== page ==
OWN’s hit television show “Greenleaf” premiered its final season Tuesday, June 23, 2020. The show that has garnered the attention of fans worldwide is now saying goodbye after five successful seasons.
In an original drama series, “Greenleaf” is written and produced by award-winning Craig Wright. The show captures the scandalous lives of the Greenleaf family of Memphis as they maintain their megachurch and high-ranking status in the community against lies, adultery, and greed brewing within the family. In the final season, things will further unravel as family secrets continue to come to light and the family fights to uphold their livelihoods.
Before the season premiere, OWN hosted a screening via Zoom giving the press an early access watch of the first episode, followed by a virtual roundtable with the cast. In attendance were showrunner Craig Wright, Merle Dandridge, Keith David, Lynn Whitfield, Lamman Rucker, and Deborah Joy Winans.
The discussion begins with the cast sharing what they are most excited about this coming season. For Whitfield who plays Lady Mae Greenleaf, it’s Bishop James Greenleaf’s (Keith David) storyline. “It’s just so interesting, saddening, and poignant for how the world goes and aging, and losing a position. Losing your place. Losing your status, so to see this beautiful, powerful, Black man spiritual leader head of household. To see the arc of his energy when he’s home,” she says. “So I’m really interested to see how Bishop continues to deal with his journey and how he manifests his purpose to this family and this congregation.”
According to the cast, the show wonderfully paints the image of men growing into themselves. Aside from the Bishop, many cast members are most excited for Rucker’s character, Jacob’s development into a man.
“I think there’s a faith both that I Lamman have and I really believe that Jacob has been nurturing that he’s not operating in as much fear anymore,” Rucker explains. “I don’t know that he fears for anyone in his family. I think he’s always been more confident about them than he has been in himself.”
“I think he’s going to be focused much more on making sure he supports his mother and takes care of his children. So, the relationship that we’ve seen with he and his sisters have been some of my favorite moments too. I think that camaraderie, that alignment, that cooperation that I think they’re building makes him feel really fortified to know he’s not doing it by himself.”
The cast then discussed the impact the show has had. Since 2017, the show has been nominated for several NAACP Image Awards and a winning Gracie Award. Now as the show nears it ends, the cast pride themselves on being able to show the depths of the clergy.
“I think our greatest impact has been in really shepherding our audience into an exploration of church leadership. An exploration that I think can take any person who is willing to take the journey into looking at how they view man and how they view God because man is so fragile, so lovable, so manipulative, so complex, and so undependable,” Whitfield eloquently explains. “Each of these characters had their moment to be that. At the end of the day, this family whose business is a megachurch, I think it impacts our audience and that hopefully, it brings them closer to God. Less looking at the leadership of a church and more looking at a personal relationship with God.”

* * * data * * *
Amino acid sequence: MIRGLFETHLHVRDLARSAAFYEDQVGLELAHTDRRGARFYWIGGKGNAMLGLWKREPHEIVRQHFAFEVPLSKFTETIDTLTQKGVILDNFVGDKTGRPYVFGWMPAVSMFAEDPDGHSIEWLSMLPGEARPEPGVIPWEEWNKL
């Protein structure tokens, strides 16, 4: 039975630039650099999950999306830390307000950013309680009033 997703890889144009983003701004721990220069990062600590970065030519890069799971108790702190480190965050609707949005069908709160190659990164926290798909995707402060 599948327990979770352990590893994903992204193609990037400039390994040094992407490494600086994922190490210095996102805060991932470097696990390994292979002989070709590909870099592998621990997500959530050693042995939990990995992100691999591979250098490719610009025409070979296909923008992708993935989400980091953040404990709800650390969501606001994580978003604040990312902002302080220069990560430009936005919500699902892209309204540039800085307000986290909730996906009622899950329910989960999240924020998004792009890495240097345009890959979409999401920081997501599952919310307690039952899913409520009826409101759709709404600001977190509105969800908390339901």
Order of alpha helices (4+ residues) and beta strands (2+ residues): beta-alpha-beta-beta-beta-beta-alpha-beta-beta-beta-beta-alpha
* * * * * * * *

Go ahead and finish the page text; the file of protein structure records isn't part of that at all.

Dandridge who plays Whitfield’s, daughter, Grace Greenleaf, also added, “I think it has sort of taken the blinders off and it’s made people feel accepted. For a long time, particularly in the Black church community, you felt that you have to come to God a certain way for him to accept you. This show has shown people – come as you are.”
They laughed boastfully over some of the best memories. Often times forgetting they were in an interview session going on as if they were friends over cocktails. The energy of the group exuded through the screen as they showed real respect and adoration for each other that carries over onto the screen. The cast spoke highly of Wright, detailing the ways of which he encouraged the entire team to dig within to pull out the most authentic portrayal of each character.
For the final question, the group was asked what is the biggest takeaway from the show. Whitfield responded that the show has proven to stand the test of time, reaching viewers all over the world and connecting them all.
“The most meaningful element of it all from my heart is that I believe that we have created a story that will stand the test of time. I believe that people will be watching ‘Greenleaf’ in 10 years and 15 years. They’ll be downloading it and streaming it somewhere. I believe that it is not an American phenomenon. I know it’s not,” she says, “Because I was in Africa and I was in South Africa and I saw the acceptance. I hear about it in Nigeria, in the Caribbean, London and Brazil. We’ve created an international classic. A classic that is so human, that is universal and will just stand the test of time.”
Dandridge also answered stating there are many things she’s proud of but, “one is the power of representation [and] that so many people felt seen and understood in these stories.”
Rucker’s point attests to the father and son relationship that has been extremely prevalent in the entire series. Winans, going off the others says are, “The beautifully flawed people.”
“I think for me, it allows me to know that even in my worst mistake, my biggest mess, that I’m covered. I think the show shows that love truly covers a multitude of sins. No matter what I do as Deborah Joy Winans. I know that God loves me and I know that his arms are always open. I feel like that has been reflected in so many different ways in this show.”